Hank Greenburg, the man who built AIG from an obscure corporation to the world's largest insurance company, has an important oped in today's Wall Street Journal that raises crucially important questions about how President Obama and Treasury Secretary Tim Geithner handled the TARP bailout.
"Federal decision makers had six months following the Bear Stearns collapse in early 2008 to formulate an effective response to foreseeable liquidity difficulties in the U.S. financial-services industry," Greenberg writes. "Instead, the bailout turned out to be a rush for funds that benefited some and punished others. Goldman Sachs, Morgan Stanley and others were permitted to become bank holding companies and have access to cheap federal funds, while AIG was denied this opportunity for reasons never fully explained."
Greenberg thus points to the heart of the fundamental problem with TARP - It was a massively expensive illustration of government picking winners and losers in the private sector.
During TARP, Treasury "loaned" AIG $85 billion, which the then-hobbling company agreed to repay at 14.5 percent interest, along with transferring to goverment ownership preferred stock rather than common stock.
Greenberg also points out that AIG shareholders were never given an opportunity to vote on whether to approve the transactions with Treasury. Delaware law, under which AIG is chartered, requires sharehold approval of such changes in ownership.
"It is important that an independent body is convened to seek reasons for these actions," he adds, in an understatement. How about we start with the House Financial Services Committee?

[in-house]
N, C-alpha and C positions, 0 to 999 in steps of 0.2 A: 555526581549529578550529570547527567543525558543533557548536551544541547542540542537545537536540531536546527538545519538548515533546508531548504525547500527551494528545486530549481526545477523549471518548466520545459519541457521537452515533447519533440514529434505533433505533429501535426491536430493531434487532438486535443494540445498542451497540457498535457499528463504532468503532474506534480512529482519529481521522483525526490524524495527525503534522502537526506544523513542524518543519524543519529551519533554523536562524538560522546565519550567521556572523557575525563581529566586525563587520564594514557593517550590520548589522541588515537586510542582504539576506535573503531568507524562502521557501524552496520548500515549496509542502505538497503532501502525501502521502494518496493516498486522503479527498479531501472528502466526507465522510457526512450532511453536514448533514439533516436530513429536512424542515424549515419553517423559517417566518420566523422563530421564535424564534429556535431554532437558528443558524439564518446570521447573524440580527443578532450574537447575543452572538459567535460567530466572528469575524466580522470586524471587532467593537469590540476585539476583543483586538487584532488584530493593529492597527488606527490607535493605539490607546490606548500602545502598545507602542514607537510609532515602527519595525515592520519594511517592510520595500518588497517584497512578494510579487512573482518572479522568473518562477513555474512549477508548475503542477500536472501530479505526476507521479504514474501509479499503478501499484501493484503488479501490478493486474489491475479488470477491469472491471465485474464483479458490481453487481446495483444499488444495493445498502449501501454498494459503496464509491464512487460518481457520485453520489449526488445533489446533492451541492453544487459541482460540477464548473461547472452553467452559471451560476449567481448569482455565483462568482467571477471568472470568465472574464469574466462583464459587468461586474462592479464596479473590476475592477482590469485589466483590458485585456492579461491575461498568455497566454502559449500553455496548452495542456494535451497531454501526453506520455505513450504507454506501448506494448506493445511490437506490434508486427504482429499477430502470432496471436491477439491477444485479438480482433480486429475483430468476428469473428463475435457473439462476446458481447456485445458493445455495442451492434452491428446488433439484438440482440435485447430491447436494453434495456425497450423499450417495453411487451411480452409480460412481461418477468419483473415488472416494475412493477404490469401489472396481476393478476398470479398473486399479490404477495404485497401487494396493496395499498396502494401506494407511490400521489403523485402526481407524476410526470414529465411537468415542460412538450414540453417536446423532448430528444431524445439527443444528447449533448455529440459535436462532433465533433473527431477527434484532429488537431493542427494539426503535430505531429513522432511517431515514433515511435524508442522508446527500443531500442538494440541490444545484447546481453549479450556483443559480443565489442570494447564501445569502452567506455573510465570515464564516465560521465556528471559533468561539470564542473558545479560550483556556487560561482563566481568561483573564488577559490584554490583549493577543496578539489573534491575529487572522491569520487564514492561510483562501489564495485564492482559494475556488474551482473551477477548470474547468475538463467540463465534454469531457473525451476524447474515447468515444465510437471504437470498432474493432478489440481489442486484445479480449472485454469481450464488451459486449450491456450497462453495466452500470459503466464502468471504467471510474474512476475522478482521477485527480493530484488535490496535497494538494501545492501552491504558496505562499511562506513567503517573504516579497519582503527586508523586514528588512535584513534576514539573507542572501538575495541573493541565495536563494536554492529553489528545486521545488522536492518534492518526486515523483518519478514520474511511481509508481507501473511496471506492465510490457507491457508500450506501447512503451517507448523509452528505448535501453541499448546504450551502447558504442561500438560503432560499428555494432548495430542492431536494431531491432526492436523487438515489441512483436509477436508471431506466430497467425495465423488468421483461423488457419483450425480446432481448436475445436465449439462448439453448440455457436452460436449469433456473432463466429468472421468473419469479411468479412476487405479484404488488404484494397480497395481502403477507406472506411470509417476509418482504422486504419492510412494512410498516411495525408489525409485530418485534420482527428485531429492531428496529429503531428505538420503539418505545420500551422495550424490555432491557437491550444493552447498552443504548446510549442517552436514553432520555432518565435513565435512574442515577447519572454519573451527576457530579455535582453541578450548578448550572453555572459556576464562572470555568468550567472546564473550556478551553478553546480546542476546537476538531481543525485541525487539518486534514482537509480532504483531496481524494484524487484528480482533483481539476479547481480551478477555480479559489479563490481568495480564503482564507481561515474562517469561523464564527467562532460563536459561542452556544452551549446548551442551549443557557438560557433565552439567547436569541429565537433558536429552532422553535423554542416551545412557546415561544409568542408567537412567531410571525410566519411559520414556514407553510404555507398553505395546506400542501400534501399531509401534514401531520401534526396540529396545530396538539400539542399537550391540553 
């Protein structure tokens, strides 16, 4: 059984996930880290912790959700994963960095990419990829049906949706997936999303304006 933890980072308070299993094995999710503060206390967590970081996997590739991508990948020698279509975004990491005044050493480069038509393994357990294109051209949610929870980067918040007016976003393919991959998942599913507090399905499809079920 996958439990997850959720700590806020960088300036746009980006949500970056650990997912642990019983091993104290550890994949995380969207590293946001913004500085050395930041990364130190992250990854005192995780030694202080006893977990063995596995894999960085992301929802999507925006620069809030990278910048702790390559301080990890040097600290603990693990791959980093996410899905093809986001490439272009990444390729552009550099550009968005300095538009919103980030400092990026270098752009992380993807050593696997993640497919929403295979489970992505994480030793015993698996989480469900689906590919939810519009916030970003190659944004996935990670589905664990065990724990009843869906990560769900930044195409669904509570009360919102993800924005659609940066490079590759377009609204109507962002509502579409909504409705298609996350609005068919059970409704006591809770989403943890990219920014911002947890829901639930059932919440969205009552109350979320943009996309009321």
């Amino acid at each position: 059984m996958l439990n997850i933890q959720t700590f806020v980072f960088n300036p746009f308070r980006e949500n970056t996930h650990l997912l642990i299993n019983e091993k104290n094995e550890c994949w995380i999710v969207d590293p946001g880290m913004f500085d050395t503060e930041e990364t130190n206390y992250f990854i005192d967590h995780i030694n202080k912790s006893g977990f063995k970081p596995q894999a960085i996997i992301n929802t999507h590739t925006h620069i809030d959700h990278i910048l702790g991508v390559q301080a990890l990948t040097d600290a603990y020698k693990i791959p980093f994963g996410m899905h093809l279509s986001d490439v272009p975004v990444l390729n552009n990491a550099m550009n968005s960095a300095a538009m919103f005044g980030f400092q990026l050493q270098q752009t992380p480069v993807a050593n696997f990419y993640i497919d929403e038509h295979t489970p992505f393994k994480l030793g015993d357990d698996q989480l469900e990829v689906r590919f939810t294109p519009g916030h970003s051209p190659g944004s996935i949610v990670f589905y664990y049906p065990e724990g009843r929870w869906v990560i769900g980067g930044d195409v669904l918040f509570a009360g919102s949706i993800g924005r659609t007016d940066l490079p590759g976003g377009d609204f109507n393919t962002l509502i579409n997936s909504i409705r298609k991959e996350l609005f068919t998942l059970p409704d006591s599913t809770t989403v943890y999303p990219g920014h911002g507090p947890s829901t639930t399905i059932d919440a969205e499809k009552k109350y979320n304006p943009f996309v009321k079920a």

Greenberg is a controversial figure in his own right, but the guy is clearly an insurance and financial services genius, as well as an international corporate diplomat, and much else. Oh by the way, he was among the American soliders hitting the beach on D-Day and won a Bronze Star. The man is certainly not perfect, but I've made no secret of my admiration for Greenberg. Make of that what you will.
Greenberg has been raising troubling questions about AIG and TARP since 2008. It's time somebody in government (and formerly in government as well) was put under oath and challenged to answer those and many more questions about TARP.
Politico reports this response from an unnamed Treasury official to the Greenberg oped:
"The fact that Hank Greenberg is very mad at the government's handling of AIG should make taxpayers happy. It means that previous equity holders got wiped out - more or less - and the gains were socialized. Those who bought in post-bailout (Fairholme Capital) and backed the Treasury plan to restructure with their cash have done very well. "This sentence [from the op-ed] is the most underreported aspect of the deal. 'It has been reported previously that the Treasury expected to make a profit of $22 billion on its investment in AIG. Based on the recent rise in the price of AIG's stock to a year-end value of $57.62 per share, the unrealized profit has increased to approximately $44 billion.'"
That, of course, evades Greenberg's questions.
You can read Greenberg's complete piece here.